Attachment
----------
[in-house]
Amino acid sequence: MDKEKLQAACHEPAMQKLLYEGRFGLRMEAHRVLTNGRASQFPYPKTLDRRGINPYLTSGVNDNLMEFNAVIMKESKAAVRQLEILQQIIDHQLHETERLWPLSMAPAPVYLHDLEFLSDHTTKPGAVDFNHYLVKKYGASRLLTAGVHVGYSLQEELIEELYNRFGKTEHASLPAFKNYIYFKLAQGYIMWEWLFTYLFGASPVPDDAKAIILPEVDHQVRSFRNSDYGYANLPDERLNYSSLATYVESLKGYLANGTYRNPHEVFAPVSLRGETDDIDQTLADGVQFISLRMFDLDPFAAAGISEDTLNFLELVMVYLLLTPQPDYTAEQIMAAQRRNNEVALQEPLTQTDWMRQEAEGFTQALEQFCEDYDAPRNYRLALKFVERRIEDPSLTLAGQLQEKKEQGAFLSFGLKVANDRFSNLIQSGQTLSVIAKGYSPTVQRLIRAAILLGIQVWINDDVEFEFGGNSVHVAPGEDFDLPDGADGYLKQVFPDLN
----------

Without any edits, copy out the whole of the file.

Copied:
[in-house]
Amino acid sequence: MDKEKLQAACHEPAMQKLLYEGRFGLRMEAHRVLTNGRASQFPYPKTLDRRGINPYLTSGVNDNLMEFNAVIMKESKAAVRQLEILQQIIDHQLHETERLWPLSMAPAPVYLHDLEFLSDHTTKPGAVDFNHYLVKKYGASRLLTAGVHVGYSLQEELIEELYNRFGKTEHASLPAFKNYIYFKLAQGYIMWEWLFTYLFGASPVPDDAKAIILPEVDHQVRSFRNSDYGYANLPDERLNYSSLATYVESLKGYLANGTYRNPHEVFAPVSLRGETDDIDQTLADGVQFISLRMFDLDPFAAAGISEDTLNFLELVMVYLLLTPQPDYTAEQIMAAQRRNNEVALQEPLTQTDWMRQEAEGFTQALEQFCEDYDAPRNYRLALKFVERRIEDPSLTLAGQLQEKKEQGAFLSFGLKVANDRFSNLIQSGQTLSVIAKGYSPTVQRLIRAAILLGIQVWINDDVEFEFGGNSVHVAPGEDFDLPDGADGYLKQVFPDLN